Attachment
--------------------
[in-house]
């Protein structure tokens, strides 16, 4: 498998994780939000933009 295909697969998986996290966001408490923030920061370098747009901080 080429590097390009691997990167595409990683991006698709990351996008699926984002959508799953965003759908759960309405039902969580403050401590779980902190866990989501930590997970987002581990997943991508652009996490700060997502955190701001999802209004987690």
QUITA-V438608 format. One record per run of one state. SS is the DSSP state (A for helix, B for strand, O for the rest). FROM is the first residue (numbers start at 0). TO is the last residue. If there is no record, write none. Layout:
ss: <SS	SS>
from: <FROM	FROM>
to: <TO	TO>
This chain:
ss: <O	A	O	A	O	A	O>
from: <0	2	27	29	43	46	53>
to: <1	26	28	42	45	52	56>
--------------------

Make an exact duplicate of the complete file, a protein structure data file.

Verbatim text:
[in-house]
């Protein structure tokens, strides 16, 4: 498998994780939000933009 295909697969998986996290966001408490923030920061370098747009901080 080429590097390009691997990167595409990683991006698709990351996008699926984002959508799953965003759908759960309405039902969580403050401590779980902190866990989501930590997970987002581990997943991508652009996490700060997502955190701001999802209004987690």
QUITA-V438608 format. One record per run of one state. SS is the DSSP state (A for helix, B for strand, O for the rest). FROM is the first residue (numbers start at 0). TO is the last residue. If there is no record, write none. Layout:
ss: <SS	SS>
from: <FROM	FROM>
to: <TO	TO>
This chain:
ss: <O	A	O	A	O	A	O>
from: <0	2	27	29	43	46	53>
to: <1	26	28	42	45	52	56>